The Large Footprint of Small-Scale Mining in Ghana

The Large Footprint of Small-Scale Mining in Ghana

People have been mining for gold in Ghana for centuries. Long before European colonists set foot in the area in the 1400s, Ghanaians looked for gold with pickaxes, shovels, and pans. They washed or “panned” for gold along river banks or dug holes on the surface to find deposits of gold dust and nuggets. Serious indigenous miners dug deep tunnels—records indicate some up to 80 feet deep.

A version of this small-scale mining persists—known today as artisanal mining—but new research shows it is having a growing and sometimes devastating effect on the environment. Researchers from NASA, U.S. universities, and government agencies in Ghana recently used satellite data to estimate the extent of vegetation lost to artisanal mining in the southwestern portion of the country, where the majority of gold mining takes place. They found artisanal mining accounted for 25 percent of vegetation loss in the region from 2005-2019.

“The accumulation of the small-scale mines across the landscape is startling. The deforestation impact is huge compared to industrial mines,” said Abigail Barenblitt, the main author of the study and data analyst in the biosphere sciences lab at NASA’s Goddard Space Flight Center. Although it only accounts for about one-third of the country’s gold production today, artisanal mining caused seven times more deforestation than industrial efforts between 2007-2017.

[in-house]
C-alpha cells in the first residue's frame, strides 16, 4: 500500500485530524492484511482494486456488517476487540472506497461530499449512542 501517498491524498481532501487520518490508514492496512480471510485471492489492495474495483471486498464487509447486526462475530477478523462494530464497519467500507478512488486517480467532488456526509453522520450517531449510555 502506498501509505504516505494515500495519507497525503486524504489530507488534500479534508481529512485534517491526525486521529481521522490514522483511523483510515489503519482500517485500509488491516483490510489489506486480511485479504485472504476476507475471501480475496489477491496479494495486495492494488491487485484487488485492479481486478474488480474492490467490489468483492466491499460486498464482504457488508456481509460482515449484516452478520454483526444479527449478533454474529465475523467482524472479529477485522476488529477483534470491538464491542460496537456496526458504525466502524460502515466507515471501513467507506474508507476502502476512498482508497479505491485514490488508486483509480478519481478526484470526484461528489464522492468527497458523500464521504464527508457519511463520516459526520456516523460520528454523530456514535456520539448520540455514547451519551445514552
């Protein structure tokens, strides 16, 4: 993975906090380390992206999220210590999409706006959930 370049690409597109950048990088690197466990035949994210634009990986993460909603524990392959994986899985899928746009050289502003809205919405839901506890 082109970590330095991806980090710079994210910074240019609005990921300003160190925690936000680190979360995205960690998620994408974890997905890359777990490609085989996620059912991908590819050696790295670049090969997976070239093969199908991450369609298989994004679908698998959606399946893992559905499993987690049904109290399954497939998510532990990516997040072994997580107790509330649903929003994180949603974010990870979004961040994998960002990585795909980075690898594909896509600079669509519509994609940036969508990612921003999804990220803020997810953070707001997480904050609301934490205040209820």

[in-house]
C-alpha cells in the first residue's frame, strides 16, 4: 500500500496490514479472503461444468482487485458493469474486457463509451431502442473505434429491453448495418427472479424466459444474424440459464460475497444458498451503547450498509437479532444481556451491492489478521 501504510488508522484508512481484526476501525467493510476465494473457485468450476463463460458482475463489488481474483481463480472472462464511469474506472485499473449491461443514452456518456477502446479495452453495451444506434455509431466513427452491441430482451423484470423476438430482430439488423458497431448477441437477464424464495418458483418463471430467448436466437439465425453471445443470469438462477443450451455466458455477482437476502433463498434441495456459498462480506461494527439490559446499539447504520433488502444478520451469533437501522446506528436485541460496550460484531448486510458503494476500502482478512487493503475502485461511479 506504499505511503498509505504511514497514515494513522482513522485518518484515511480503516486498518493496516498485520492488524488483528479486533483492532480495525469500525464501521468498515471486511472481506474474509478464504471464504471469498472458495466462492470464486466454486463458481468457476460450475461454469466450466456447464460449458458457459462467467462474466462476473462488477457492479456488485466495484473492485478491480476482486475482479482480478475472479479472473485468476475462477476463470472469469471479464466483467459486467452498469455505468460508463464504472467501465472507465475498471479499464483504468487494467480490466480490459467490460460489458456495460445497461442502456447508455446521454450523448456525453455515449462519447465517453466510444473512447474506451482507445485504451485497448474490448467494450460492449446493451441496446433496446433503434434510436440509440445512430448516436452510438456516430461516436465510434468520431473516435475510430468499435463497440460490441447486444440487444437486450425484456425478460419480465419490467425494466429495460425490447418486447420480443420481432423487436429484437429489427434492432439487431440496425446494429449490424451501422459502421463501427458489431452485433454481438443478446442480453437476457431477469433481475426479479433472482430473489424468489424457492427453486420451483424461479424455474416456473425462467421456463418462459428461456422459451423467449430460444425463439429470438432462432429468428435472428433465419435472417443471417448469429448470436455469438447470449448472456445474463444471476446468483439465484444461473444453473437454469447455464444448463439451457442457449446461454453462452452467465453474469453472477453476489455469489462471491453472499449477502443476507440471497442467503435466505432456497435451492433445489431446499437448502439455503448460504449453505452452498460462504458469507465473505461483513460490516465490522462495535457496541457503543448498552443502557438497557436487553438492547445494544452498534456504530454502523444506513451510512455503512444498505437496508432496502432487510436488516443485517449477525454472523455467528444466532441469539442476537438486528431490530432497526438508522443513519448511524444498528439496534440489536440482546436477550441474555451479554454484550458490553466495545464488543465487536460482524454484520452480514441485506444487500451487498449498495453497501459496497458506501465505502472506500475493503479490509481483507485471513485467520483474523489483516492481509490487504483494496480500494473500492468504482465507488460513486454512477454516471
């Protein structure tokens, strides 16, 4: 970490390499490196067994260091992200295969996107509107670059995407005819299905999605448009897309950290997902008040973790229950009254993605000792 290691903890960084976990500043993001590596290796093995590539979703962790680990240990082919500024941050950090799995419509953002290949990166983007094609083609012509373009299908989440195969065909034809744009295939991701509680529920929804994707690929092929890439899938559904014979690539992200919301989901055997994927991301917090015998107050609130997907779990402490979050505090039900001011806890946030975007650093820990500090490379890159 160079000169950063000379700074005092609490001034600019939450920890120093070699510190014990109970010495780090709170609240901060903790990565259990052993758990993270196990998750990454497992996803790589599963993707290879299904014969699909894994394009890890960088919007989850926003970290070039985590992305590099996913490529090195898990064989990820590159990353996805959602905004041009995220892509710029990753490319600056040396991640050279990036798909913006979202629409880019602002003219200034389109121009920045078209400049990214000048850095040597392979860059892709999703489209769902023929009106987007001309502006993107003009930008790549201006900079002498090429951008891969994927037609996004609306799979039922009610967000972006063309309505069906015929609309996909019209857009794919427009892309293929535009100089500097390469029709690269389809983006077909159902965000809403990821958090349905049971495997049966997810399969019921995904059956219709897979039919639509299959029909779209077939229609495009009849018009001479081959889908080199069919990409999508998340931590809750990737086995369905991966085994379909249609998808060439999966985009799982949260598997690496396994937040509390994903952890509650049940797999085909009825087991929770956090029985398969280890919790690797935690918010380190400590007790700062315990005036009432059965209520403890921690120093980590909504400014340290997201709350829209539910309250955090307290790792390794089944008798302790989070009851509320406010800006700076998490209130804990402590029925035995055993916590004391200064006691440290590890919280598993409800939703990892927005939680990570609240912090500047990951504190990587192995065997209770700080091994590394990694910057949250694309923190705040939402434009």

The natural-color image above shows a large-scale mine and several artisanal mines in the Central Region of Ghana. The image was captured on March 29, 2020, by the Operational Land Imager (OLI) on Landsat 8. The mines lie within the Ashanti gold belt, one of the richest gold regions in West Africa.

The differing impact of artisanal and industrial mines is related to the process of gold extraction, said study co-author Amanda Payton of East Carolina University. Large-scale industrial mines use heavy machinery to dig deep in a concentrated area. Industrial miners are also sometimes required to fill the holes in the landscape after extraction in order to help with remediation.

Because they typically do not have heavy-duty equipment, artisanal miners tend to dig many shallow holes across large swaths of land. They extract and process gold at the site and then move onto the next area. They usually do not refill holes after extractions. And they often use mercury to remove gold from sediments, which can lead to serious health problems and long-term water and soil contamination. Unregulated artisanal mining is locally known as galamsey, derived from the Ghanaian words “gather” and “sell.”

“Artisanal mining has a quicker turnaround time on the landscape, with operations excavating a shallower area and then moving on to another section of the river. Some of the artisanal mines stretch for great distances along rivers,” said Payton. “With industrial mining, more research into the gold deposits is done and more resources are committed to a single area of land to excavate deeper.”